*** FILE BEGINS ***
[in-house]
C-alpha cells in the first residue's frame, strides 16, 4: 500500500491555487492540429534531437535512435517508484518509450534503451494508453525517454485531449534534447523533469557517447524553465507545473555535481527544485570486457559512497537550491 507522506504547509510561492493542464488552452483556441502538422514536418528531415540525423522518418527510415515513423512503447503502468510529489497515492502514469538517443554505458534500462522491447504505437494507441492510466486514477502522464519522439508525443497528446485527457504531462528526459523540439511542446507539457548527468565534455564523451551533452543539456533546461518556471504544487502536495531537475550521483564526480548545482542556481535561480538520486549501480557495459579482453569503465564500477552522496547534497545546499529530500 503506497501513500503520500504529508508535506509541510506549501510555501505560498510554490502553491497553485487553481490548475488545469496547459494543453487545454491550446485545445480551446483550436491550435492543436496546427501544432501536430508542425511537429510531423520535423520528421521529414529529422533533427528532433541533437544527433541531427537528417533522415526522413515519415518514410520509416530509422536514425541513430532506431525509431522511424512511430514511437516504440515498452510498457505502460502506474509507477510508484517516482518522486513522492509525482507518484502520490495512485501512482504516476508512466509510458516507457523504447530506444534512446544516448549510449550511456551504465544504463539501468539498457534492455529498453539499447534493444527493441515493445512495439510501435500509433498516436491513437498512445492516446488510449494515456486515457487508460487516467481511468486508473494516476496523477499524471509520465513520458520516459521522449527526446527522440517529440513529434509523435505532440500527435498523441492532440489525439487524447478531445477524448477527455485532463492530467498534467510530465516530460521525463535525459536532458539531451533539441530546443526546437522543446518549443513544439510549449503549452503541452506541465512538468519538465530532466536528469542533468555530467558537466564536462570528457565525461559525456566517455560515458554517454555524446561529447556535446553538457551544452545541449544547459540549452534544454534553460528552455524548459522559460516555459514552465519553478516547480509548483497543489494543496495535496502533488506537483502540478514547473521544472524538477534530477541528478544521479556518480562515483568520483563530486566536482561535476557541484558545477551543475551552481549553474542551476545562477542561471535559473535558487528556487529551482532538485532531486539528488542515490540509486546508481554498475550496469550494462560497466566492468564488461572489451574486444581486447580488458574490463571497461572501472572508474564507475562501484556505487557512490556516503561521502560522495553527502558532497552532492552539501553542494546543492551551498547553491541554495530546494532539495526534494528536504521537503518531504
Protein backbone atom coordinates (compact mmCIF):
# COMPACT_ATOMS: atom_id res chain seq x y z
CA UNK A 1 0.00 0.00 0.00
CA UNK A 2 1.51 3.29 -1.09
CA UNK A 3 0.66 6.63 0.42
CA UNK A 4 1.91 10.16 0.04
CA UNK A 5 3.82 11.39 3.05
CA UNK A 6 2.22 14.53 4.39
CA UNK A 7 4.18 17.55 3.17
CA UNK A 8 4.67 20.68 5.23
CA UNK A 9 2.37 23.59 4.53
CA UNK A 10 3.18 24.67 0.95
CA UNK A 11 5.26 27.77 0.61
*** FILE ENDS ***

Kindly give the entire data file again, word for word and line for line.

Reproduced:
[in-house]
C-alpha cells in the first residue's frame, strides 16, 4: 500500500491555487492540429534531437535512435517508484518509450534503451494508453525517454485531449534534447523533469557517447524553465507545473555535481527544485570486457559512497537550491 507522506504547509510561492493542464488552452483556441502538422514536418528531415540525423522518418527510415515513423512503447503502468510529489497515492502514469538517443554505458534500462522491447504505437494507441492510466486514477502522464519522439508525443497528446485527457504531462528526459523540439511542446507539457548527468565534455564523451551533452543539456533546461518556471504544487502536495531537475550521483564526480548545482542556481535561480538520486549501480557495459579482453569503465564500477552522496547534497545546499529530500 503506497501513500503520500504529508508535506509541510506549501510555501505560498510554490502553491497553485487553481490548475488545469496547459494543453487545454491550446485545445480551446483550436491550435492543436496546427501544432501536430508542425511537429510531423520535423520528421521529414529529422533533427528532433541533437544527433541531427537528417533522415526522413515519415518514410520509416530509422536514425541513430532506431525509431522511424512511430514511437516504440515498452510498457505502460502506474509507477510508484517516482518522486513522492509525482507518484502520490495512485501512482504516476508512466509510458516507457523504447530506444534512446544516448549510449550511456551504465544504463539501468539498457534492455529498453539499447534493444527493441515493445512495439510501435500509433498516436491513437498512445492516446488510449494515456486515457487508460487516467481511468486508473494516476496523477499524471509520465513520458520516459521522449527526446527522440517529440513529434509523435505532440500527435498523441492532440489525439487524447478531445477524448477527455485532463492530467498534467510530465516530460521525463535525459536532458539531451533539441530546443526546437522543446518549443513544439510549449503549452503541452506541465512538468519538465530532466536528469542533468555530467558537466564536462570528457565525461559525456566517455560515458554517454555524446561529447556535446553538457551544452545541449544547459540549452534544454534553460528552455524548459522559460516555459514552465519553478516547480509548483497543489494543496495535496502533488506537483502540478514547473521544472524538477534530477541528478544521479556518480562515483568520483563530486566536482561535476557541484558545477551543475551552481549553474542551476545562477542561471535559473535558487528556487529551482532538485532531486539528488542515490540509486546508481554498475550496469550494462560497466566492468564488461572489451574486444581486447580488458574490463571497461572501472572508474564507475562501484556505487557512490556516503561521502560522495553527502558532497552532492552539501553542494546543492551551498547553491541554495530546494532539495526534494528536504521537503518531504
Protein backbone atom coordinates (compact mmCIF):
# COMPACT_ATOMS: atom_id res chain seq x y z
CA UNK A 1 0.00 0.00 0.00
CA UNK A 2 1.51 3.29 -1.09
CA UNK A 3 0.66 6.63 0.42
CA UNK A 4 1.91 10.16 0.04
CA UNK A 5 3.82 11.39 3.05
CA UNK A 6 2.22 14.53 4.39
CA UNK A 7 4.18 17.55 3.17
CA UNK A 8 4.67 20.68 5.23
CA UNK A 9 2.37 23.59 4.53
CA UNK A 10 3.18 24.67 0.95
CA UNK A 11 5.26 27.77 0.61